Wire wrapping techniques in jewellery making are vast and range from making basic loops to producing intricately stone set, wire wrapped pendants. There are many designs you can create using wire wrapping techniques, so if you’re just starting out and experimenting with different wire jewellery designs, you’ve come to the right place.
Read our guide on the fundamentals of wire wrapping for beginners. And don’t forget to take advantage of our top 4 wire wrapping tips below, to help you quickly get to grips with wire wrapping techniques that will refine your jewellery making skills.
Wire wrapping supplies you’ll need to practice the fundamentals:
- Wire cutters
- Round nose pliers
- Flat nose pliers
- Wire of your choice or headpins/eyepins depending on your project
- The Complete Guide To Making Wire Jewellery
Your wire gauge conversion chart
Some basic principles about jewellery wire before you get started:
Jewellery wire materials
You can buy jewellery making wire in a variety of different metals, all of which have their own properties and varying levels of hardness. Avoid using craft wire or aluminium wire. This will be too soft to hold its shape, whereas stainless steel wire will be too hard to work with.
You’ll notice that most reliable jewellery supplies providers will only carry those wires in alloys that are perfect for wire wrapping such as copper, brass, sterling silver, and gold. When you’re first starting out, practise on the cheaper alloy such as copper and brass.
Hardness of the metal
Wire hardness (sometimes referred to as wire temper) is the stiffness of the wire. Wire hardness can range from very soft to soft, to half hard and hard. For your wire jewellery designs to be formed and stay in your desired shape, work with half hard wire. Soft wire will lose its shape as you work with it and hard wire will be incredibly difficult to form into the shape you want. Half hard wire is just right.
There are many different diameters of jewellery wire. Generally, most UK suppliers will list wire diameter in millimetres, but most jewellers in the US refer to wire diameter as the gauge. Having said that, you’ll often hear a lot of UK jewellers using the term ‘gauge’ as well. This can make converting wire diameters a little confusing! So to make the process of choosing jewellery wire fit for purpose we’ve put together a wire gauge conversion chart that will make buying wire supplies simple.
Jewellery wire shape
There are several pre-cut wire shapes you can choose to work with: round, D-shaped, square and twisted wire. Start out with round wire until you’re comfortable with the wire wrapping techniques you’d like to perfect. Then you can freely experiment with other jewellery wire shapes for a different take on your designs.
Our top 4 wire wrapping tips and tricks
Top tip 1: Make sure you file the ends of your wire
Whatever wire jewellery patterns you’re working with, it’s important to make sure that you finish off the ends of your wire by filing. Often when you snip your wire with your wire cutters some sharp edges can be left behind.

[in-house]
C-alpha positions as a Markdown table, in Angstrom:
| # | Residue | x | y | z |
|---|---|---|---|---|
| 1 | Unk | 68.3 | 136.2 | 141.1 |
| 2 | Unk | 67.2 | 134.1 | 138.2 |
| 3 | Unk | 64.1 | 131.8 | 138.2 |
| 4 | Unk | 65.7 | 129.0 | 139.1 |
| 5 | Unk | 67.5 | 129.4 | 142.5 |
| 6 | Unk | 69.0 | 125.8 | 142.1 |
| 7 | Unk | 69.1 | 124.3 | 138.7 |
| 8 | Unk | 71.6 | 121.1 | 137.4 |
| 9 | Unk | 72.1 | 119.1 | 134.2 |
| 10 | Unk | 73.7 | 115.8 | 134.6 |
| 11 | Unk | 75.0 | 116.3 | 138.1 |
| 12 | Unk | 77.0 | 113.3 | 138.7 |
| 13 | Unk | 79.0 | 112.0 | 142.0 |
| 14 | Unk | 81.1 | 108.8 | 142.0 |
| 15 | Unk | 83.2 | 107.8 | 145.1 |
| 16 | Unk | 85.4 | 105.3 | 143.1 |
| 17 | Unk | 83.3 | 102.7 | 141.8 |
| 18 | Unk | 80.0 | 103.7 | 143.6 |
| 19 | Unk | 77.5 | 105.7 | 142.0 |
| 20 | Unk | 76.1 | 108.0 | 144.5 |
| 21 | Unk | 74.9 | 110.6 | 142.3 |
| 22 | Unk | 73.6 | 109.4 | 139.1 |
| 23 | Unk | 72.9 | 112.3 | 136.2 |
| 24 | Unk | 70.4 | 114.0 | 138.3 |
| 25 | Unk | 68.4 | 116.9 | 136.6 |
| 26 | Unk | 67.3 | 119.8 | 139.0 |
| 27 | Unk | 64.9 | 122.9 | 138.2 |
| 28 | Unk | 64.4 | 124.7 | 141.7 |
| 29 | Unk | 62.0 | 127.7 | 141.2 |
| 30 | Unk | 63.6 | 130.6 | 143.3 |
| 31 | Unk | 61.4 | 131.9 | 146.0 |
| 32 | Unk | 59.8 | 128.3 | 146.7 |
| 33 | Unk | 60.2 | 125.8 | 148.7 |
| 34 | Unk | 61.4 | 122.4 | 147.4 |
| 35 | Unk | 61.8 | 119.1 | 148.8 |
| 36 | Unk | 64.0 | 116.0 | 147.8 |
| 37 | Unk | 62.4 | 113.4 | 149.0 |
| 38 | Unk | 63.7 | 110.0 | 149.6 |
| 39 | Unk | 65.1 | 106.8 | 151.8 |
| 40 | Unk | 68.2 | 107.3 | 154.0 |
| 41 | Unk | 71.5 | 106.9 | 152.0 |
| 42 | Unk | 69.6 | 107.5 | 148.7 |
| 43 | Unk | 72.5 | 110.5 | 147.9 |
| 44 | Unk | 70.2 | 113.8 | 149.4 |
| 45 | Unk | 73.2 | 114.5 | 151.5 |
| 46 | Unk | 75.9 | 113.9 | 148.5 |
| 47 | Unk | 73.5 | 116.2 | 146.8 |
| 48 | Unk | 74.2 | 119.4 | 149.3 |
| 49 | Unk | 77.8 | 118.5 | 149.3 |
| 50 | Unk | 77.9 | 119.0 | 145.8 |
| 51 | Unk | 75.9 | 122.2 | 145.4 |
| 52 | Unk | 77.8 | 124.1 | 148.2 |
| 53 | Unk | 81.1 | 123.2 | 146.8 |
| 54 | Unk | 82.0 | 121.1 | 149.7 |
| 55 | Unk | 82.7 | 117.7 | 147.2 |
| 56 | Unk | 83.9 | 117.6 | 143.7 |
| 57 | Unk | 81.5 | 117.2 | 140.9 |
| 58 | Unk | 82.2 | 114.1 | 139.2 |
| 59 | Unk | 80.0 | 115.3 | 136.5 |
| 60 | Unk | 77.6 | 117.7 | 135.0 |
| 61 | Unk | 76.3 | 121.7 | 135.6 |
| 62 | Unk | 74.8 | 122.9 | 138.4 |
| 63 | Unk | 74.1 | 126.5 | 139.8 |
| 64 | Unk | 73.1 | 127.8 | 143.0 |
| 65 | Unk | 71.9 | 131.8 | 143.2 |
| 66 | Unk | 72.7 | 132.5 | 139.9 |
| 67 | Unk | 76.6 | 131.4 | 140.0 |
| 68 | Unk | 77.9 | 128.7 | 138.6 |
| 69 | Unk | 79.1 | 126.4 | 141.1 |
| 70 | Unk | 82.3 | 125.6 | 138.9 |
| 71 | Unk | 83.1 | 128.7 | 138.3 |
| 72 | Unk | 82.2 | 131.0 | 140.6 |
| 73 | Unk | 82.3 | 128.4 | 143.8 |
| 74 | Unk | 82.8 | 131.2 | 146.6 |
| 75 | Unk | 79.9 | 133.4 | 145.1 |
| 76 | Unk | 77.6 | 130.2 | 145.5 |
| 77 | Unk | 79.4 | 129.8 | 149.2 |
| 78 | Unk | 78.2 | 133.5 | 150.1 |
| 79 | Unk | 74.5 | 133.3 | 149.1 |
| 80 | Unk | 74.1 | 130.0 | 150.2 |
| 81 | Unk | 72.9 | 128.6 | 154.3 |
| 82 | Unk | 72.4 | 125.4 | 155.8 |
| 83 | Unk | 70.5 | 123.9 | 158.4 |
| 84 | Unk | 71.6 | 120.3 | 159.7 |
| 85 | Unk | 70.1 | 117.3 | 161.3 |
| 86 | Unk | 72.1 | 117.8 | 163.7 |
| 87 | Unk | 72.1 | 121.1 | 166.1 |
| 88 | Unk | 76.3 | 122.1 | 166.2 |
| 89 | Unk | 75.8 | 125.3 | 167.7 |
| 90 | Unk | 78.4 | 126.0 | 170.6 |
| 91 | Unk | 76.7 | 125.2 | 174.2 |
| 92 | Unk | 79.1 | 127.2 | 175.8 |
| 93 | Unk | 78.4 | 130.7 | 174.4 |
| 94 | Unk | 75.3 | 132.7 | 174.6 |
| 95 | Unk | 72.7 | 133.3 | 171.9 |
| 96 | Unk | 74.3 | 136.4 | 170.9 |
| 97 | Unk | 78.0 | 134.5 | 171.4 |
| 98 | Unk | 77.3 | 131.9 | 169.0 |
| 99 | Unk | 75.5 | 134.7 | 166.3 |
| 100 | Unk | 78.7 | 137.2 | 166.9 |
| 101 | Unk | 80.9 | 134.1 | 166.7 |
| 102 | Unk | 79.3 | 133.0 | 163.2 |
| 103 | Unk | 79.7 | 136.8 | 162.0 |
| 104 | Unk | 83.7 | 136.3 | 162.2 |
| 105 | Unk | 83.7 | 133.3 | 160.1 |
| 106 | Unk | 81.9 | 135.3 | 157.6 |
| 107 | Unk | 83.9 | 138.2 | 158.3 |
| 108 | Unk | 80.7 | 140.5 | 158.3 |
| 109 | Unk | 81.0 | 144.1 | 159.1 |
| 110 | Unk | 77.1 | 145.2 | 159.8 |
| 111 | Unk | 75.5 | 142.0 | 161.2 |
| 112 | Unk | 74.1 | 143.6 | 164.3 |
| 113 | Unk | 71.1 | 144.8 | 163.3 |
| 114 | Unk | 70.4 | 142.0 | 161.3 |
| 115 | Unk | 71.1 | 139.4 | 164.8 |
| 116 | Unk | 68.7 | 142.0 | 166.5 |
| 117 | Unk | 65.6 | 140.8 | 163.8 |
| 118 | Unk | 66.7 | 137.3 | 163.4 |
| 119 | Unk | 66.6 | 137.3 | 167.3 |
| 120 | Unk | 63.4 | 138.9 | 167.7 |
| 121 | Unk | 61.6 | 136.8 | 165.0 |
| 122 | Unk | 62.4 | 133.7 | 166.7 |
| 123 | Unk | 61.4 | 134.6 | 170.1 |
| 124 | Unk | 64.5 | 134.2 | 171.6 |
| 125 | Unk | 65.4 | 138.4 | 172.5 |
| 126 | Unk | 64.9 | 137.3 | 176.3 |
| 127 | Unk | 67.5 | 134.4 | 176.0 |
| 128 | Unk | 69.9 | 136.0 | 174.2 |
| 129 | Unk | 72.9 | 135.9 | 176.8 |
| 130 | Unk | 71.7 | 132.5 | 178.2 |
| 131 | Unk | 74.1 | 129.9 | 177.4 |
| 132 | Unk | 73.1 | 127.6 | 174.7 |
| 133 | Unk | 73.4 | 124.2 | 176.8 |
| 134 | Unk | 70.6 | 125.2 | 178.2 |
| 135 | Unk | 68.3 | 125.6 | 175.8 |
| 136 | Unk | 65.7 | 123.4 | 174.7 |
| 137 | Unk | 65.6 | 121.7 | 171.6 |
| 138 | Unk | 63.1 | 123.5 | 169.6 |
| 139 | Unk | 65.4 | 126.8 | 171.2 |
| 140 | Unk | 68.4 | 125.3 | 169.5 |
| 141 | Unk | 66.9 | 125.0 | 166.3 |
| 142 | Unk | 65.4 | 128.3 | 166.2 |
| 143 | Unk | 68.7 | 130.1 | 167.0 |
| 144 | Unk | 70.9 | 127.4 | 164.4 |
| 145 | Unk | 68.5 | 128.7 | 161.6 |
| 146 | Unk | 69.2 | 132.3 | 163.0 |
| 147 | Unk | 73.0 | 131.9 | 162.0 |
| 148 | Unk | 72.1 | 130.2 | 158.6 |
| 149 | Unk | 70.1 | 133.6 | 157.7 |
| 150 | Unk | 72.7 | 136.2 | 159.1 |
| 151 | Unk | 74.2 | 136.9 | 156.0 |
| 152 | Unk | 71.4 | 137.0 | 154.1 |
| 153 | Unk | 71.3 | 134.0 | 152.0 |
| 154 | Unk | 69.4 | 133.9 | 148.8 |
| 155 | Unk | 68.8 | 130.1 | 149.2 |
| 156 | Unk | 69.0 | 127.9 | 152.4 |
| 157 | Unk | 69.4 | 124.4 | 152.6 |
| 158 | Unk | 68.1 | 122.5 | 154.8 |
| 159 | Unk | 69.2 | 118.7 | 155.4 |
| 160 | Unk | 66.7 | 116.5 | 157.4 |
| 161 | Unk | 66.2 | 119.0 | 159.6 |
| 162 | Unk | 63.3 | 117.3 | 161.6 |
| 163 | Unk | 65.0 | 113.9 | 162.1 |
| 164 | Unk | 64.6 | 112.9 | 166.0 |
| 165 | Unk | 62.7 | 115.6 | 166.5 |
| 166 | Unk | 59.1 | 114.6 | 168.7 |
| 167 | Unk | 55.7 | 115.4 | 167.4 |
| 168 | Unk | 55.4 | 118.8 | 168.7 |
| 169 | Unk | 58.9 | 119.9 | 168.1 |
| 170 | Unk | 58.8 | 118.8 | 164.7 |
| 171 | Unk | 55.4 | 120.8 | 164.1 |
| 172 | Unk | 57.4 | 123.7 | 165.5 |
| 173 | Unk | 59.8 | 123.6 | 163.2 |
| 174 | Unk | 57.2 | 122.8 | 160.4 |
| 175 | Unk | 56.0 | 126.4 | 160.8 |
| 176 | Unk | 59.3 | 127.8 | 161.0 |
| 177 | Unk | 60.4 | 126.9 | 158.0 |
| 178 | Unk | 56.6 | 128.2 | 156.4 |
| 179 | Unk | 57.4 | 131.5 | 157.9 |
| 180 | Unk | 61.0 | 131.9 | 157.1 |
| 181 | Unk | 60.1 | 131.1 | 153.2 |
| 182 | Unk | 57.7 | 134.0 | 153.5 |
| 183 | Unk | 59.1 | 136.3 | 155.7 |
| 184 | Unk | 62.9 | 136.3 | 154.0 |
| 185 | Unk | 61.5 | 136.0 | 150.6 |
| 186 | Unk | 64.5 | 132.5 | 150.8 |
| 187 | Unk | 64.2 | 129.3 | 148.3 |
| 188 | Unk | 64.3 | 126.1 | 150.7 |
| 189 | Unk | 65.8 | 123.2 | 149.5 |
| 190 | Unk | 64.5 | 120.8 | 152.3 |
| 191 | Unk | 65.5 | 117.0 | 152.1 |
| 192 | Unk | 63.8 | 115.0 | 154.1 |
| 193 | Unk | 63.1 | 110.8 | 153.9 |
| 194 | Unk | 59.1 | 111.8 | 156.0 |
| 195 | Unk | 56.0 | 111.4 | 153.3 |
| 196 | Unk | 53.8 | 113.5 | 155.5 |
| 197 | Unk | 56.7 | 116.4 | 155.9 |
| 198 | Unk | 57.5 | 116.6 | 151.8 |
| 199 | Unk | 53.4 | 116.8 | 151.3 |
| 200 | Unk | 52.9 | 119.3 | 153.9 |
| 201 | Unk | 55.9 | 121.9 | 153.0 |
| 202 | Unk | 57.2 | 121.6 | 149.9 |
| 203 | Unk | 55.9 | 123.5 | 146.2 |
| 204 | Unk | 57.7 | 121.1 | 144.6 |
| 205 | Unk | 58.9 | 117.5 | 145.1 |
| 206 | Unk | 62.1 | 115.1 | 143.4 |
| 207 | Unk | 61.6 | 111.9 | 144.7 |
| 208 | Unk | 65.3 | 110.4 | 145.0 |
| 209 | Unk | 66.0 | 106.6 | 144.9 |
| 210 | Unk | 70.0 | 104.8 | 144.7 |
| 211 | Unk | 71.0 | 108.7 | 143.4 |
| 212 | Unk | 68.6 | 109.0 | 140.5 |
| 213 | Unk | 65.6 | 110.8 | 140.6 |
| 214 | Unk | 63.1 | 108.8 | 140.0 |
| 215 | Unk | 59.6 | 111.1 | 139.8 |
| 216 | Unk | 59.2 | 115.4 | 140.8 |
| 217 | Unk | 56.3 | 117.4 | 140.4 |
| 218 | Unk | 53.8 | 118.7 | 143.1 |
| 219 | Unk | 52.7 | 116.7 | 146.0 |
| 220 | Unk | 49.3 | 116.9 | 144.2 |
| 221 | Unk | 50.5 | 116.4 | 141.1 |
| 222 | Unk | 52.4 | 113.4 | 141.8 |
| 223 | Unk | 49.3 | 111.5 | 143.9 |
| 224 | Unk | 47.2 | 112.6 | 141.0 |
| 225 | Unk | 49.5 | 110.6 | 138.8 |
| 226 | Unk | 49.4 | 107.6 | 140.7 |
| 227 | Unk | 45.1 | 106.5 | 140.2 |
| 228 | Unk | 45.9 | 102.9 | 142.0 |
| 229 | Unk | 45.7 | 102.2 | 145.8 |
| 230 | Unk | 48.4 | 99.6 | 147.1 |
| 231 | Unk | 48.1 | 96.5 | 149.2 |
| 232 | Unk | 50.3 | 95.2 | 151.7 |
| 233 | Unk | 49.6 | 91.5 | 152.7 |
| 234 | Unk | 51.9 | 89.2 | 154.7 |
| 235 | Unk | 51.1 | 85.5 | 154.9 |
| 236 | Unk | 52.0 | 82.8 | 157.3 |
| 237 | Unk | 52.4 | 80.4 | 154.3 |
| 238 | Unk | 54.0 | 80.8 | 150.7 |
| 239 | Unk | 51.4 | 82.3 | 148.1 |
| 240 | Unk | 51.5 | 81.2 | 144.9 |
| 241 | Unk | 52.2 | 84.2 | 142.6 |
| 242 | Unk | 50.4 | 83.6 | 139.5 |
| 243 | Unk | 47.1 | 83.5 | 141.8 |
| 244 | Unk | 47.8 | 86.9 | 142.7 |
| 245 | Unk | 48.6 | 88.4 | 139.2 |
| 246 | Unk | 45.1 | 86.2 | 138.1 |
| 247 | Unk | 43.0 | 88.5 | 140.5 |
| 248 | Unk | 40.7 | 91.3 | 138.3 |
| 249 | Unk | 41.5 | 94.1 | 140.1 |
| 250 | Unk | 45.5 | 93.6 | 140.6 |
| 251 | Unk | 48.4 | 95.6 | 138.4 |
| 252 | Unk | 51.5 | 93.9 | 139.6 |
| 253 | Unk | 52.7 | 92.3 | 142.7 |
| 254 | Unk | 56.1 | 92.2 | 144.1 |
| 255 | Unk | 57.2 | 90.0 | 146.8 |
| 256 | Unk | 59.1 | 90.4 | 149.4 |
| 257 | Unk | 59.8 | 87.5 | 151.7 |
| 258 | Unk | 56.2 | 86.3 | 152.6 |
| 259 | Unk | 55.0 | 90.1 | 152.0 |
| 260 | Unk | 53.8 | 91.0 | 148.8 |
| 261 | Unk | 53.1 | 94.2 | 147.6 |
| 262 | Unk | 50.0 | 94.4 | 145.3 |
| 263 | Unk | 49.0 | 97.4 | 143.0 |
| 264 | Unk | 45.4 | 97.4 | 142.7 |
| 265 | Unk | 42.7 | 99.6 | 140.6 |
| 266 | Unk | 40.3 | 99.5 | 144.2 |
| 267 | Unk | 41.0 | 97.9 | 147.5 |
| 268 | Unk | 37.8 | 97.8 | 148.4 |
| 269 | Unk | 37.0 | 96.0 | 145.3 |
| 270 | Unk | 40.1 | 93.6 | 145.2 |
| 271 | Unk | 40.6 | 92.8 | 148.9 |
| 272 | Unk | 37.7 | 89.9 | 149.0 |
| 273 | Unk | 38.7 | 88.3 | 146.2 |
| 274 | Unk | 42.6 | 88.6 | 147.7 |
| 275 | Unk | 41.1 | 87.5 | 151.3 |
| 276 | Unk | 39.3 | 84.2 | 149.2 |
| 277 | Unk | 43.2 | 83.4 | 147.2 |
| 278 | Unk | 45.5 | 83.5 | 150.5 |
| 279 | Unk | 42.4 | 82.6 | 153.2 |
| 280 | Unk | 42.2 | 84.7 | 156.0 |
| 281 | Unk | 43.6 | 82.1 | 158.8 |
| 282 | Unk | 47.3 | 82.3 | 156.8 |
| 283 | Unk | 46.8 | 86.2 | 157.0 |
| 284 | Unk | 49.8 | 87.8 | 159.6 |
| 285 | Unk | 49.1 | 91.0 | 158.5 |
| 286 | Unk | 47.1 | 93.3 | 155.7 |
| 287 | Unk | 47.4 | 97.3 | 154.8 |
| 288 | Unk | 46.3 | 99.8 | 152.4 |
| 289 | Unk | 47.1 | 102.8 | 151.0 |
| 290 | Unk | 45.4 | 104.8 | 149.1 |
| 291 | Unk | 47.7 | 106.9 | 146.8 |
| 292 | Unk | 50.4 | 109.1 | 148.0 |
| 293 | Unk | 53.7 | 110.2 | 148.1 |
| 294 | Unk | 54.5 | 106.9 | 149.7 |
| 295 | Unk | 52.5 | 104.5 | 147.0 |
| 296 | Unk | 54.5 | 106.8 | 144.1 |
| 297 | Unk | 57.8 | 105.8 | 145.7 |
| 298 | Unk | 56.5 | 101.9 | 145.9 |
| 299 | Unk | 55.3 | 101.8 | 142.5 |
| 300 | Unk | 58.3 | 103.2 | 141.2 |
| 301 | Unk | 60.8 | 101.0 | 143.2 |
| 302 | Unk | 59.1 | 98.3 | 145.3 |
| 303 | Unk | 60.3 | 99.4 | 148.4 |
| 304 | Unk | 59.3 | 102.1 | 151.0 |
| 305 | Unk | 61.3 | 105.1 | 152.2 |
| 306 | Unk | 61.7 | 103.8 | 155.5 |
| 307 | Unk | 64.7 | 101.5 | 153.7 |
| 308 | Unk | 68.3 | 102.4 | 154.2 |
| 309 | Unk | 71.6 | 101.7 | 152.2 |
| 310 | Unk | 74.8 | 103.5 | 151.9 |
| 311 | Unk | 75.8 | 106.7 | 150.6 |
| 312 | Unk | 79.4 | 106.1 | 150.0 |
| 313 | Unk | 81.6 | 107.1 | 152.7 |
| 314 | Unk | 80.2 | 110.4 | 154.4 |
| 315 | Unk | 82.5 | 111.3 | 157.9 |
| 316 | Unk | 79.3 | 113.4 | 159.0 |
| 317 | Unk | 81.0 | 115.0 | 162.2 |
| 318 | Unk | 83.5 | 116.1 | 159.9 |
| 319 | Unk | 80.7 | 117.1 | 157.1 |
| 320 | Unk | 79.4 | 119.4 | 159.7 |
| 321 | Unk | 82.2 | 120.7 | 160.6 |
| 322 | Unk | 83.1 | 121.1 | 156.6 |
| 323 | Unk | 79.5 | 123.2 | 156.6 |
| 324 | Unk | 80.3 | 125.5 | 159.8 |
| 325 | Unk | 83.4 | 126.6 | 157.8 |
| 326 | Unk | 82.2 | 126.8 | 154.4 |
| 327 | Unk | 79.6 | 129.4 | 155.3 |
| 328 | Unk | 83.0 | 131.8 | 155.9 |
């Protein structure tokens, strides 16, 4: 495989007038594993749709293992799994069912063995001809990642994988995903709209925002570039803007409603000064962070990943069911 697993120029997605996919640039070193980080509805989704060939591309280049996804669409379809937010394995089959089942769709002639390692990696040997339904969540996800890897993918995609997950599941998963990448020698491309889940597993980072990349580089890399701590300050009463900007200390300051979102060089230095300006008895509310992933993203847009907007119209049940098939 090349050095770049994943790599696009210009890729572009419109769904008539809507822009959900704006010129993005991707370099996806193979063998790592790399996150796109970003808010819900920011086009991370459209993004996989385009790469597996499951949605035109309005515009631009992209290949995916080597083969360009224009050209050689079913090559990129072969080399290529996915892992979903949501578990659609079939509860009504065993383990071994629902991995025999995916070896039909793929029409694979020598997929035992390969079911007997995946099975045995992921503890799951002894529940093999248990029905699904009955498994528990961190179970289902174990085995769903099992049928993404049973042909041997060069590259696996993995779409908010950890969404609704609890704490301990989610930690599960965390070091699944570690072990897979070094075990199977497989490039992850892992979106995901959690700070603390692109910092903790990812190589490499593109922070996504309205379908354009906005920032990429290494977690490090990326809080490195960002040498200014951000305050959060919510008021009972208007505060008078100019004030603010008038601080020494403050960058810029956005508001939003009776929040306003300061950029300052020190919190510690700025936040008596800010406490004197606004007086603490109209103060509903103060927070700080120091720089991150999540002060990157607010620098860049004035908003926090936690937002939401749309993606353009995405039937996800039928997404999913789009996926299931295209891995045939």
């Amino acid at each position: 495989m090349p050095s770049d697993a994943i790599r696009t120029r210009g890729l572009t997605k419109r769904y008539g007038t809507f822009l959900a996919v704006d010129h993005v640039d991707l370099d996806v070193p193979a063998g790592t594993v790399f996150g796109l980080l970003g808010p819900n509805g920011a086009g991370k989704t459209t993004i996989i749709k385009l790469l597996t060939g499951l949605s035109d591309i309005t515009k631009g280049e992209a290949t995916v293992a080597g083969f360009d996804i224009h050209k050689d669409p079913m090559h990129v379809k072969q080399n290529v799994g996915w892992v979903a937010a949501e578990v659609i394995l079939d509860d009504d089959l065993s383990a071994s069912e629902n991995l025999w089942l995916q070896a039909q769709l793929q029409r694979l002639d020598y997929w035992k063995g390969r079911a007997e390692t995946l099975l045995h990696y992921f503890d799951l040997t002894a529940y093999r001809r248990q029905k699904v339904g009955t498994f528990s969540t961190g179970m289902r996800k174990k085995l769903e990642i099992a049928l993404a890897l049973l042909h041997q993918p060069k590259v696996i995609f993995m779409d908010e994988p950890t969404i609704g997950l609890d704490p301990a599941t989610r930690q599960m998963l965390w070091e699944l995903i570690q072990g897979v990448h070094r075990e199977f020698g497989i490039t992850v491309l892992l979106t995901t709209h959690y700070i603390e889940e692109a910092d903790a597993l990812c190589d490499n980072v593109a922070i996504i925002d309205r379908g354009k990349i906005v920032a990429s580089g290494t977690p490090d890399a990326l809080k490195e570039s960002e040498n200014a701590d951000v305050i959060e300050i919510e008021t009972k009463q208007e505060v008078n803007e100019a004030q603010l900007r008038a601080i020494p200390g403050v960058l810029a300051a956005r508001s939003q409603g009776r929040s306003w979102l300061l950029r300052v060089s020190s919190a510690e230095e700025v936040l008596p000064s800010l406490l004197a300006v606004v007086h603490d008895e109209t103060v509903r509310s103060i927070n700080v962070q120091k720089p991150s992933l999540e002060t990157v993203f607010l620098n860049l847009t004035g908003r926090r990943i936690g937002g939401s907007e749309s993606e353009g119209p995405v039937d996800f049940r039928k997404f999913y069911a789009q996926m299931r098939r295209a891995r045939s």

The last thing you want is for your customers to scratch themselves, so using a flat file, or flat needle file, smooth away any sharp edges. That way, the end of the wire will be professionally finished and completely safe to wear.
Top tip 2: Keep your round nose pliers close!
Your round nose pliers will be invaluable when you’re perfecting your wire jewellery designs, so make sure you keep them close. When you first start producing jump rings or other tight loops for your designs it can be difficult to keep them uniform.
One way of conquering this is to mark a specific point on your pliers using a marker or perhaps with your scribers. This will ensure that when you start forming loops with your pliers there’s no need to guess. Simply use the mark in your pliers for a consistent loop every time.
Top tip 3: Don’t forget to work harden your wire when finished
To ensure your wire wrapped jewellery stands up to everyday wear and tear, you’ll need to work harden it. Work hardening is the process of forcing wire into a harder state, giving it strength and therefore allowing it to hold its shape.
How do you work harden your wire wrapped jewellery design? This can be done in a number of ways. One of the most common is to hammer the wire with a rawhide mallet, although there are numerous other methods including twisting wire with a pair of pliers, pulling the wire straight multiple times and more.
Work hardening can be done before and after you have completed your design. Using a rawhide mallet and a steel bench block to hammer your wired jewellery once completed can work well however be aware that this may not work for all cases.
Top tip 4: Remember to close loops to keep your gemstones in place
Wire wrapping gemstones? Your main concern will be making sure you close all loops in your wire so that your gemstone remains firmly in place. The great thing about wire wrapping jewellery is that you can close loops in a creative and functional way. So, practise different ways of keeping gemstones firmly in place with your wire until you reach a design that works with your jewellery making style and works functionally.
Now you’re set to put all of the above wire wrapping techniques into practice, you’re ready to stock up on your chosen wire jewellery supplies. Choose from copper, brass, silver, yellow and white gold wire depending on your signature jewellery making style.